A shopkeeper sitting outside her kitchen shop in Gamla Stan, Stockholm was knitting in the sunshine in December. I complimented her project and she asked if a) I knitted and b) was I an American? Yes to both. "The problem with American knitters is they knit too loosely," she said.
I think about her often. Whenever I notice someone's seed stitch pitted with holes, or a floppy, drapey sweater that doesn't hold it's shape, I remember her words. I too prefer the look and feel of a densely knit garment that behaves.
When "tightening up" your knitting, the tendency is for knitters to knit tighter. Tug the yarn after each stitch, scrunch the stitches across the needles, and hope that you can insert the needle tip into the next stitch without breaking something.
But after spending much time studying this "knitting too tightly" or "knitting too loosely" problem, I've discovered something. And I'll share it with you.
How you knit affects your hands, arms, fingers, and the ease or difficulty of the process of knitting. It rarely affects the finished product. Why? Because knitters are clever! Knitters adapt their tools to accommodate their knitting style. If you're a loose knitter you get in the habit of going down 1, 2 3 or more needle sizes before even beginning your swatch. If you knit tightly, a solid worsted yarn on a size 7 needle can turn into a swatch yielding 6 1/2 sts per inch instead of the ball band recommended 5 sts/1". If you're knitting tightly, and you're getting 6 1/2 sts instead of 5 sts / 1", you don't change the way you knit, you go up a needle size, and up another size, while still knitting tightly. If you're a tight knitter it is possible to knit a perfectly tensioned fabric on a size larger needle and a loose knitter can create the same exact fabric on a much smaller needle. So if the finished garment is the same, why should it matter?
It matters because tight knitters can experience pain in their fingers, hands, arms, shoulders, neck as they tense their muscles. It's harder to work decreases and increases when the yarn is too tight. Cables are near impossible. And don't get me started on attempting the Cable Cast On with yarn wrapped so tightly around the needle it is suffocating. But when tight knitters loosen up, they discover uneven tension, rowing out and gauge troubles. This is NOT because they are knitting too loosely, but because some stitches are loose and some are tight. It is the inconsistency in their knitting that is to blame.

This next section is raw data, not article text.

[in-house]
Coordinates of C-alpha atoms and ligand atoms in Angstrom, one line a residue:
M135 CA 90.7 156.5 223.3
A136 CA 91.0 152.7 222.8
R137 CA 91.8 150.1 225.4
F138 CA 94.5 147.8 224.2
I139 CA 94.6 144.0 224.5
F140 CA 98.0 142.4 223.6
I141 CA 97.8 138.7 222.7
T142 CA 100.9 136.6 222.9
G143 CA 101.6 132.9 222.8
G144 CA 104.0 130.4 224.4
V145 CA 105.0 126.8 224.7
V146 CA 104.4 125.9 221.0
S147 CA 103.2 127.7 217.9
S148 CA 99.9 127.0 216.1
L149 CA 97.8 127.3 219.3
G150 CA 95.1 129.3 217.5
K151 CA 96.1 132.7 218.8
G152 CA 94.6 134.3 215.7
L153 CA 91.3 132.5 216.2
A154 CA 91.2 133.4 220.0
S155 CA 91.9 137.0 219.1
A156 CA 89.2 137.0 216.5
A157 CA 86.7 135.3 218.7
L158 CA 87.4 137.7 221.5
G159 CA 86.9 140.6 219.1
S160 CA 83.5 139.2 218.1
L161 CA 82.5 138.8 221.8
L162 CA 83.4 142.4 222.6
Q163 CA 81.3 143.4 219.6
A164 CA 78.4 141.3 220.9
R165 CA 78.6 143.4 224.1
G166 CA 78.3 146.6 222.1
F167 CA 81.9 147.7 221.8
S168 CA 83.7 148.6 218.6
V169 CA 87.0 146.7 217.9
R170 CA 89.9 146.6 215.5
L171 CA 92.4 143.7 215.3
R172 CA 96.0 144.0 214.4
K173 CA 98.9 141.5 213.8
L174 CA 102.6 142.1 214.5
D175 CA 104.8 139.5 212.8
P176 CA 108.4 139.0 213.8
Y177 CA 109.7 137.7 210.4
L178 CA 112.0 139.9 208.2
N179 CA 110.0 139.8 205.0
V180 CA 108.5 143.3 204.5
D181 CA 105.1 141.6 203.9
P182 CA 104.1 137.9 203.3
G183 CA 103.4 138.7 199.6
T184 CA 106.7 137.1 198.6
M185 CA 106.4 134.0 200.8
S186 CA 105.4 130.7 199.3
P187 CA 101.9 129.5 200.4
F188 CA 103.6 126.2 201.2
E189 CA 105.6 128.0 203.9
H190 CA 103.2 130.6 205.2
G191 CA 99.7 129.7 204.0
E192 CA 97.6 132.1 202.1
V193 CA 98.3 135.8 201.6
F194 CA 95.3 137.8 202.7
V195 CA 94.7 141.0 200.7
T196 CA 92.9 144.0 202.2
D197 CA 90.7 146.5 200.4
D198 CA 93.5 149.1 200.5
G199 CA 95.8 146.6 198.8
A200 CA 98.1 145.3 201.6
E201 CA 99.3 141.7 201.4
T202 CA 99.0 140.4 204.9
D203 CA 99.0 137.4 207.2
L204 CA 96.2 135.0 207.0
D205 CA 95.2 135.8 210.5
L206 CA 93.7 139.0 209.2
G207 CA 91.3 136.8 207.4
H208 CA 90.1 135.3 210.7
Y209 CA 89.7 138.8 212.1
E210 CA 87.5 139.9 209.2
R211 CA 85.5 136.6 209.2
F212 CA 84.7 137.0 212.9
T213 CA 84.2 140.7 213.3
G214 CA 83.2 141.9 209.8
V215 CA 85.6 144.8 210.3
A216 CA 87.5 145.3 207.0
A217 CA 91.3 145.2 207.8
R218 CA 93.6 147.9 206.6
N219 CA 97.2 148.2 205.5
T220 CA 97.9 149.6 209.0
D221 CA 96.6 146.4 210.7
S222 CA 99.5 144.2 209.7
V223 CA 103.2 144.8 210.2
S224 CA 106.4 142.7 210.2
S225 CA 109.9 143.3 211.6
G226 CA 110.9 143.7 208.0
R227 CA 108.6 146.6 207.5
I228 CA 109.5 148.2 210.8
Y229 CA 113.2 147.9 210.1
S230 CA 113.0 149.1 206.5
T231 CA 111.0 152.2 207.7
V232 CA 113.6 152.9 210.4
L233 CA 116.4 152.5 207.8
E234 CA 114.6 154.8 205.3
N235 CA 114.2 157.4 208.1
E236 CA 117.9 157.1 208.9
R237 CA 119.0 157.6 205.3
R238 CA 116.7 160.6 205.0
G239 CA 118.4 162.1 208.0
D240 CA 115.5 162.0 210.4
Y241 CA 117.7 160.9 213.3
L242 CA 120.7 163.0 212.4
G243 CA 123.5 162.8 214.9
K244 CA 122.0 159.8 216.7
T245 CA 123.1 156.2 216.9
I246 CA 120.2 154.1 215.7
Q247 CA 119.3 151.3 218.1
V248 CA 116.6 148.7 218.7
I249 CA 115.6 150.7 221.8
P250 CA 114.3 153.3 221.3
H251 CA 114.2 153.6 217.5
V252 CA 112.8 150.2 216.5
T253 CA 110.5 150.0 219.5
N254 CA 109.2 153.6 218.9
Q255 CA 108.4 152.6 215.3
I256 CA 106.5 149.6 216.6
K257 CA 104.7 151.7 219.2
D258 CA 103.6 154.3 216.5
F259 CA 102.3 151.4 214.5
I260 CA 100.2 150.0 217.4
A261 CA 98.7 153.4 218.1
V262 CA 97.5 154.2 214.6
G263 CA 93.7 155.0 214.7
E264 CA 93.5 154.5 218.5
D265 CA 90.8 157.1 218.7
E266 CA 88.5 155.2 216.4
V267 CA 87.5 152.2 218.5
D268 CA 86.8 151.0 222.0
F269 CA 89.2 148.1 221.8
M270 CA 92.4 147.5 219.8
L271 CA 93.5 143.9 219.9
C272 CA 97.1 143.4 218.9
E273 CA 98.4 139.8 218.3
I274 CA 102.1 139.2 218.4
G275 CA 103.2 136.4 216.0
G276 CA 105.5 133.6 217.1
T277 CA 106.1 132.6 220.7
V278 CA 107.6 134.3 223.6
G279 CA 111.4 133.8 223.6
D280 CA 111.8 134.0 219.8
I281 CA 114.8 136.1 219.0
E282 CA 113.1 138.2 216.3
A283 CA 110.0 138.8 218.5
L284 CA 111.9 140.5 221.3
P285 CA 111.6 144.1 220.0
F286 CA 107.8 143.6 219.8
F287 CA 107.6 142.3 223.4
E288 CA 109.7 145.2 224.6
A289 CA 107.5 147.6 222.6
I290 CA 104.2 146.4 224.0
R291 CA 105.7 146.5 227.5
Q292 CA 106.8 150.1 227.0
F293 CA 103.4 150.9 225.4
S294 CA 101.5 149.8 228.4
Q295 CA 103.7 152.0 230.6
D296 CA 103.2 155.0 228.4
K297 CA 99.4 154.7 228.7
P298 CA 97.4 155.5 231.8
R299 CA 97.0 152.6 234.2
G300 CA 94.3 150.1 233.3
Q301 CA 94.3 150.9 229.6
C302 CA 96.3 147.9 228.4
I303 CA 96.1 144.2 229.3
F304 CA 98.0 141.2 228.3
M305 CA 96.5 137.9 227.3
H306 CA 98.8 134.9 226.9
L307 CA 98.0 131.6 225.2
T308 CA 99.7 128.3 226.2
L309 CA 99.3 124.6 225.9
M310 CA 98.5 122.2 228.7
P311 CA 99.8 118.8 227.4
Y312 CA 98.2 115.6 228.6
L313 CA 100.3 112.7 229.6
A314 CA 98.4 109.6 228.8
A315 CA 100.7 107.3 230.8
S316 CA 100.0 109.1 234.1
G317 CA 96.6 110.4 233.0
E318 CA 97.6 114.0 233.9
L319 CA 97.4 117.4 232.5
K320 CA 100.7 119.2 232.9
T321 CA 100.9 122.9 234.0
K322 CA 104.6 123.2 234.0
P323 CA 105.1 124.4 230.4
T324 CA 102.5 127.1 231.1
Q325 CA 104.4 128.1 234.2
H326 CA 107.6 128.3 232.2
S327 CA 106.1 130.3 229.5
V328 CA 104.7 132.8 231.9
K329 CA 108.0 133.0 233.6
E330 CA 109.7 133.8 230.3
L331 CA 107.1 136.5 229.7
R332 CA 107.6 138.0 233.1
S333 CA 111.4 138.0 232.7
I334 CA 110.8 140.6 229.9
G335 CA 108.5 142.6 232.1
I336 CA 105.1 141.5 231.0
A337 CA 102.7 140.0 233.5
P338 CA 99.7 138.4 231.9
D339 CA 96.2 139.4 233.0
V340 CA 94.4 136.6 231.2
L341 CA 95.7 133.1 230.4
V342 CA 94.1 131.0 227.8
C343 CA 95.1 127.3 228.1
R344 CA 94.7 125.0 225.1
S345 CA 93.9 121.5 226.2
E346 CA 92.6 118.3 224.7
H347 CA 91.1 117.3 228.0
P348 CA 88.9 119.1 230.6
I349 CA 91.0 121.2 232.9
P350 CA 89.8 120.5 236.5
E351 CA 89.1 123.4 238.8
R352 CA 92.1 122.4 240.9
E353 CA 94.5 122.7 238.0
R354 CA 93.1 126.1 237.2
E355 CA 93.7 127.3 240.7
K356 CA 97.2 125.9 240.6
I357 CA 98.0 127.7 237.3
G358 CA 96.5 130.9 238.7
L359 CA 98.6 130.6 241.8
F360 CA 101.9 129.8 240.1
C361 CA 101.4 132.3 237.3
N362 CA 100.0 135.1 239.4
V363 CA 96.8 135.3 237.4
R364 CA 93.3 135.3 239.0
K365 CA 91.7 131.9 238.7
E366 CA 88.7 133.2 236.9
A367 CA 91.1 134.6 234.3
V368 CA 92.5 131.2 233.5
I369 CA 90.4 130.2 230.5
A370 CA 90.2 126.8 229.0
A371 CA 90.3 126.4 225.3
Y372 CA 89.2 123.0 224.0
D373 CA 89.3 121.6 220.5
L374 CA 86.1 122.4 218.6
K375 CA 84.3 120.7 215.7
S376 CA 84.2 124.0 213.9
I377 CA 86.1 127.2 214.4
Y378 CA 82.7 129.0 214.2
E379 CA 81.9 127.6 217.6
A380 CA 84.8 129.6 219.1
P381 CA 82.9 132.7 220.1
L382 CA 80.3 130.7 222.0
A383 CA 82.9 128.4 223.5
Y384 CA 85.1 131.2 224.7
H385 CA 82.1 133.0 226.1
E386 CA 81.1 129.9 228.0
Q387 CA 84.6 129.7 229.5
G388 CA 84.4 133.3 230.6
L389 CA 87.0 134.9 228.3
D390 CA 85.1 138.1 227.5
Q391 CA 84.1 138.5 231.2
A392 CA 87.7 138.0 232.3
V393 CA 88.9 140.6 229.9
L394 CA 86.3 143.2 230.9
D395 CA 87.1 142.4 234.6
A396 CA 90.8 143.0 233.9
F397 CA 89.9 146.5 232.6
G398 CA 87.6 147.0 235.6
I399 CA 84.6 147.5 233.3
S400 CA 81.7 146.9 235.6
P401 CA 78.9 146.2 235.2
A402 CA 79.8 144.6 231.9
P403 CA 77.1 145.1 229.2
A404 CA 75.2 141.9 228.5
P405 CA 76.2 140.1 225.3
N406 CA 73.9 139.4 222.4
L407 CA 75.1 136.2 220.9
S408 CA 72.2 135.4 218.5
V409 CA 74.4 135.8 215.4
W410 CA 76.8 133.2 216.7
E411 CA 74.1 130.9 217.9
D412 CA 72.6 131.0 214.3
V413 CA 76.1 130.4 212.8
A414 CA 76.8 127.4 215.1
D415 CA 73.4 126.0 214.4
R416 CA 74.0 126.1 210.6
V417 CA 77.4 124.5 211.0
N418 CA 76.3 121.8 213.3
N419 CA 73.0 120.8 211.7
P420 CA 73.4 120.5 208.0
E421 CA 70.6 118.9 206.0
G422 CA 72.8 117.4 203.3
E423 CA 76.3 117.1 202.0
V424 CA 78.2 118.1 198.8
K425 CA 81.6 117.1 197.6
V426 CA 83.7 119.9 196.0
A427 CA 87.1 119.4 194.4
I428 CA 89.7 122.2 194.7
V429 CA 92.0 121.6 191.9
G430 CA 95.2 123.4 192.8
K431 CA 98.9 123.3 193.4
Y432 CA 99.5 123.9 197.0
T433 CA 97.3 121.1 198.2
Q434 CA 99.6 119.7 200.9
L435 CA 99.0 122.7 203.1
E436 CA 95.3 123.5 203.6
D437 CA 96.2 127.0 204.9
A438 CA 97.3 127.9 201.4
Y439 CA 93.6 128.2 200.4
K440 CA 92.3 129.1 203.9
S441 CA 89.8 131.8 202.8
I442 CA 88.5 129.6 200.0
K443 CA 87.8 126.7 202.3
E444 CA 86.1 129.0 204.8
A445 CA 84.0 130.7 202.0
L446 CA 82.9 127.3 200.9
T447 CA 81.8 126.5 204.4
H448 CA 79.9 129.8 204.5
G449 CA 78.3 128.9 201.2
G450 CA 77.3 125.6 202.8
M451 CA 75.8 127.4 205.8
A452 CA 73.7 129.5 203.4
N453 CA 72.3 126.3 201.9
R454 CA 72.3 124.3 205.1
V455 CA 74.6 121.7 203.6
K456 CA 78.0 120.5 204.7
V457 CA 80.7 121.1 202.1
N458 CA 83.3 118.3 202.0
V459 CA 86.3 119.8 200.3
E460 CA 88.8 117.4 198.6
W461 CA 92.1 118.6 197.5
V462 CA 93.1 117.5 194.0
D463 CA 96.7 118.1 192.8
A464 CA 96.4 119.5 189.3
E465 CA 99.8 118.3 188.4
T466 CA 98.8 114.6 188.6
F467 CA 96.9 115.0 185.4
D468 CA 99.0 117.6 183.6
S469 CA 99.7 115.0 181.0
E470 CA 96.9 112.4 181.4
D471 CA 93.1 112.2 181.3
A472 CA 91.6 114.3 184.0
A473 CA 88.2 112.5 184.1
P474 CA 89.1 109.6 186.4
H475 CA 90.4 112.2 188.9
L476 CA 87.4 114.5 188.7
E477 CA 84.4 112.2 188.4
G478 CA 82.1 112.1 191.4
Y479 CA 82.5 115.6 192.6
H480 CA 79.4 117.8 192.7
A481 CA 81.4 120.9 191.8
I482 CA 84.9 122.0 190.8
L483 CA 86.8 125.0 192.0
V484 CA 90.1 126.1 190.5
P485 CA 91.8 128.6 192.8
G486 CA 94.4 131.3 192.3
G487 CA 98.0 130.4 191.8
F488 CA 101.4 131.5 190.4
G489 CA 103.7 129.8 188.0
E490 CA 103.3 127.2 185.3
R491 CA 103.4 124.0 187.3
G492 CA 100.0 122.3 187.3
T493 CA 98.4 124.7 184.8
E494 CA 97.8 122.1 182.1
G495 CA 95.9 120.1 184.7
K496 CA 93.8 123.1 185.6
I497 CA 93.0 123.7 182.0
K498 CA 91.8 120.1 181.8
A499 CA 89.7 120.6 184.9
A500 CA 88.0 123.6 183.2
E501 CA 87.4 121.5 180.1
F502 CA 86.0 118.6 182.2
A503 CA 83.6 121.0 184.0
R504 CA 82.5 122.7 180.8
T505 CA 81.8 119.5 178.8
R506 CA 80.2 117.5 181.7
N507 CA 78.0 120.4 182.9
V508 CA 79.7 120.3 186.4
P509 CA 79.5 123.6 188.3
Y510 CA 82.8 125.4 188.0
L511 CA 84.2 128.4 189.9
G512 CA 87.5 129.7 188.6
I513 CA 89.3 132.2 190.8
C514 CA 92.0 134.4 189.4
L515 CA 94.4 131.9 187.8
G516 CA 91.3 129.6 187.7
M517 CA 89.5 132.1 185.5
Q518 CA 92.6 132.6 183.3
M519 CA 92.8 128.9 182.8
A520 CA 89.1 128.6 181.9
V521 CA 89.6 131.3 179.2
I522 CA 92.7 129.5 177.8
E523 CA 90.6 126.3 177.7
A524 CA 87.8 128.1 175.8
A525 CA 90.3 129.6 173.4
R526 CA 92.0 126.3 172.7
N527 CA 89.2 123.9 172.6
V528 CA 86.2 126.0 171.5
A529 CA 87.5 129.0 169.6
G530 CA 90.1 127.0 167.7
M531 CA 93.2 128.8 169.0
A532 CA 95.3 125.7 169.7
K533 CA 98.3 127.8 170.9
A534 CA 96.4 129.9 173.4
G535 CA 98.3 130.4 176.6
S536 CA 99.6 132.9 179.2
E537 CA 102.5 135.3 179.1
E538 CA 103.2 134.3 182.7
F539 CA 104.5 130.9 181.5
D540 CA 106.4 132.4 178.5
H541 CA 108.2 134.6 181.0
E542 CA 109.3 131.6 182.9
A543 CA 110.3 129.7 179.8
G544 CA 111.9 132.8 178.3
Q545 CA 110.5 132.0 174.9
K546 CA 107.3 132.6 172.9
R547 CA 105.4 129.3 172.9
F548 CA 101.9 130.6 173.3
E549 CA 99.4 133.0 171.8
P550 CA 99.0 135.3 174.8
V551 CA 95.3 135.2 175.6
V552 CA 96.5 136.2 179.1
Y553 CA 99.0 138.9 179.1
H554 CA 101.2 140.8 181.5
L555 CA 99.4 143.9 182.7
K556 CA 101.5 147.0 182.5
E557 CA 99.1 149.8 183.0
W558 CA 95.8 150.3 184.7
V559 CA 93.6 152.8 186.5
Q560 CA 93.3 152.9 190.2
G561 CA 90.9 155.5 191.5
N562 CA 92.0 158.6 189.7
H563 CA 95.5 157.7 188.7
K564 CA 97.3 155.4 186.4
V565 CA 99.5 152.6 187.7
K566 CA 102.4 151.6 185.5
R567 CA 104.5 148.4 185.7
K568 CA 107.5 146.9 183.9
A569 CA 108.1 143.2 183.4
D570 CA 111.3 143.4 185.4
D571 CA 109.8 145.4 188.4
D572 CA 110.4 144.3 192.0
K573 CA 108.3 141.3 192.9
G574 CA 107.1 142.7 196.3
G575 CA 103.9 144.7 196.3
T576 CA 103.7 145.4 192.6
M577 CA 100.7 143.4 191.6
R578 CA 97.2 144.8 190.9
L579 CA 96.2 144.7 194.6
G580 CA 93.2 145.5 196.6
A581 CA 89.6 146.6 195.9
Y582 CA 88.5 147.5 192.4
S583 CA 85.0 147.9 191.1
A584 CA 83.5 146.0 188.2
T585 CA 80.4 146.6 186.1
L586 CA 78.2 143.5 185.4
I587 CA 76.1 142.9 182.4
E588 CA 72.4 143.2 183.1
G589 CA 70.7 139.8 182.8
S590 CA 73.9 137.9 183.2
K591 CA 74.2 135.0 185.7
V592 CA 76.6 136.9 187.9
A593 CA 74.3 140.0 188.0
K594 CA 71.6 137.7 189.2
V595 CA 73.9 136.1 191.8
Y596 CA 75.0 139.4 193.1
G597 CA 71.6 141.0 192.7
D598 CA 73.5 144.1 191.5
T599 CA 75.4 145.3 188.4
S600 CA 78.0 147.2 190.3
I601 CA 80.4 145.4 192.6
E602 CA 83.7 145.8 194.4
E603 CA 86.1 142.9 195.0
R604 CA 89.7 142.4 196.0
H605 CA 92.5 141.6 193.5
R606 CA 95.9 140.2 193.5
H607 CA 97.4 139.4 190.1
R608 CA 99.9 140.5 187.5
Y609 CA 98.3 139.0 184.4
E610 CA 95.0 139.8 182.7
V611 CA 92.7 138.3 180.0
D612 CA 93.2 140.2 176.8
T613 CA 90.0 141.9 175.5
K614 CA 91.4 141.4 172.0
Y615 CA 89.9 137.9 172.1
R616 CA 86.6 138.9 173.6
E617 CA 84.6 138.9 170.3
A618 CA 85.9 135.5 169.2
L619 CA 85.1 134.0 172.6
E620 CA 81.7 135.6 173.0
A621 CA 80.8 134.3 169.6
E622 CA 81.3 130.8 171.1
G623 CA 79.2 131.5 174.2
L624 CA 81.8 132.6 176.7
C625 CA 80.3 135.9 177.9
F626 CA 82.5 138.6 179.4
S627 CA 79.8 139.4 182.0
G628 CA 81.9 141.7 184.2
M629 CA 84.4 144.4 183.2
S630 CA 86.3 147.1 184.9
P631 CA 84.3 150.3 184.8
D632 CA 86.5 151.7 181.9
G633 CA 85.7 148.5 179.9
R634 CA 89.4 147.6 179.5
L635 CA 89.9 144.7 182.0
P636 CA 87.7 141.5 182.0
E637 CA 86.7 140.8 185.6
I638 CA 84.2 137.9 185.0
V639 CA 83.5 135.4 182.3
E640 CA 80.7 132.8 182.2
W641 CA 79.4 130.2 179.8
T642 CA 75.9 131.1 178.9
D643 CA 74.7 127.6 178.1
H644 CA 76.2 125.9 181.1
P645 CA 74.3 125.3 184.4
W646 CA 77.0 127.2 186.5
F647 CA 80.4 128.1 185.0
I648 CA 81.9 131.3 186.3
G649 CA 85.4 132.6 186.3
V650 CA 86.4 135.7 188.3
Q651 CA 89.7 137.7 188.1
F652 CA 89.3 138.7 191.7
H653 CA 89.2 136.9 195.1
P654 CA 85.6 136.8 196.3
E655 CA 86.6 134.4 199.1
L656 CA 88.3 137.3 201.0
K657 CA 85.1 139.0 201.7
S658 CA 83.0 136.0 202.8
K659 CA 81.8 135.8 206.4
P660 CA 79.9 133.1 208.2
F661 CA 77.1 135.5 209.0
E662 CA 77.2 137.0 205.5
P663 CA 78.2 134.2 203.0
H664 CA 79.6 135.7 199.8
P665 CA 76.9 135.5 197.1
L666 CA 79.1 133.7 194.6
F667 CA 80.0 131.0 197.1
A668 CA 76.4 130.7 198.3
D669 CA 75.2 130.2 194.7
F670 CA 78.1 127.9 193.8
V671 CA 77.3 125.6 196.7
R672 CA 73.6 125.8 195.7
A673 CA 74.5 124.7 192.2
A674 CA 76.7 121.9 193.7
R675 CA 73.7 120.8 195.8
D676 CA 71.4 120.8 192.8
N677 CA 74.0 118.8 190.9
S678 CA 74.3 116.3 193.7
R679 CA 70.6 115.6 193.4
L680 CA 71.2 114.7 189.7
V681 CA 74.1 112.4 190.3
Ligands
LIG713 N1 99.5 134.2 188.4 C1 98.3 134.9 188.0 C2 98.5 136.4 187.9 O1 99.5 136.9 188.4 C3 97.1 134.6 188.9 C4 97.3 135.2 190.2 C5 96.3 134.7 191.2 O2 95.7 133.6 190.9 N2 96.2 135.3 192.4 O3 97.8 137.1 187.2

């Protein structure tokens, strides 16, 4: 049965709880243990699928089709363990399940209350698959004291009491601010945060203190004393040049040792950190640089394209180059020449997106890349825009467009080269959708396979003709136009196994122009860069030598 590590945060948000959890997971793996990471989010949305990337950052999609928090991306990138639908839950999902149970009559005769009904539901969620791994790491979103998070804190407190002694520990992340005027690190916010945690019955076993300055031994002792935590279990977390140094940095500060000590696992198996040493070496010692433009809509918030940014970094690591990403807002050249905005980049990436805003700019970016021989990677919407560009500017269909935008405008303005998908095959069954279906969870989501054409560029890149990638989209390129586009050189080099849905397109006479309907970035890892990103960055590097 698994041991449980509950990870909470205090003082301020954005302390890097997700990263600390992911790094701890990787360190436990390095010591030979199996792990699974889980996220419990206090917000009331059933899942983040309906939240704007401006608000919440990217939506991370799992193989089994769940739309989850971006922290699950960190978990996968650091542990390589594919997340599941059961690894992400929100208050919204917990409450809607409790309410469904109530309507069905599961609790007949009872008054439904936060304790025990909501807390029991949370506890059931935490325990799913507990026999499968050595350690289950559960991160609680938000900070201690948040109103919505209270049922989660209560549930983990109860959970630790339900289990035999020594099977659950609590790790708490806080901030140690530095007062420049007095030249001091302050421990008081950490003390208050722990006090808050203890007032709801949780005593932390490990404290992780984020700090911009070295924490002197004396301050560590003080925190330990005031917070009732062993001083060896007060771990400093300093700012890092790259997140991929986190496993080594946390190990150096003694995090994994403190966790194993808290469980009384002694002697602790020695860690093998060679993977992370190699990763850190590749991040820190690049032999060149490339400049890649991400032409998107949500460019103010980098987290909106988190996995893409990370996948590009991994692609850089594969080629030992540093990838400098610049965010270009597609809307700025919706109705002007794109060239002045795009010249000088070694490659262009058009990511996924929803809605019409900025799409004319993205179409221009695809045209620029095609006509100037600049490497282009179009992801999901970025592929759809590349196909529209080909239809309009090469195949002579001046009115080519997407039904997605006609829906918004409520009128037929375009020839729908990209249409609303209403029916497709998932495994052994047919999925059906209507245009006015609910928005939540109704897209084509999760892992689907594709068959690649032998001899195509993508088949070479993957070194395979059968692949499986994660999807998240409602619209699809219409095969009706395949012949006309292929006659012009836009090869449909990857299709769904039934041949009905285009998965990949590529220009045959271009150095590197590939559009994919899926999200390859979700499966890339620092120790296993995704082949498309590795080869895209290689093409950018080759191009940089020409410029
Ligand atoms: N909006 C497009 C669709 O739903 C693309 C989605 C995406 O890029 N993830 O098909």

The trick is to maintain even tension regardless of how you knit. Change your needle size! Tight knitters can go down 2-3 needle sizes and try to knit on the loose side. Loose knitters go up. This will feel weird. You might feel like the yarn is flowing through your fingers without you being in control. Be mindful of your tension and keep your purl stitches the same tension as your knit. Don't tug so hard after each stitch. Keep practicing and you'll be amazed at how your knitting evens out as your body relaxes.
Adopt an easy style of knitting that allows you to enjoy the process without fatigue, and at the same time produce a neat garment. By being aware of both process and finished product, you can achieve both.
* Find a style that feels good
* Experiment with needle sizes
* Choose your yarn carefully. 100% wool is wonderfully elastic and hold it's shape well.
In the end, the problem isn't that we're knitting too tightly or too loosely, it's that the finished garment wasn't knit to produce a well-behaved garment. Just like soft yarns aren't always better, floppy garments aren't going to be loved year after year. A garment can be knitted with a loose touch, on a much smaller needle to produce a tighter gauge and a firmer fabric. THIS! is what the shopkeeper in Gamla Stan was referring to. Holding a piece of dense knitting, with no holes and a firm feel, that stays put around the neck, doesn't slip off the shoulders and doesn't sag, without ladders to the left of the cables, messy ribbing, and uneven eyelets, is a wonderful piece of knitted fabric to behold. This piece of properly knitted fabric, will last for years. So go ahead and RELAX, just make sure your finished product doesn't look as easy-going as you are when you're knitting.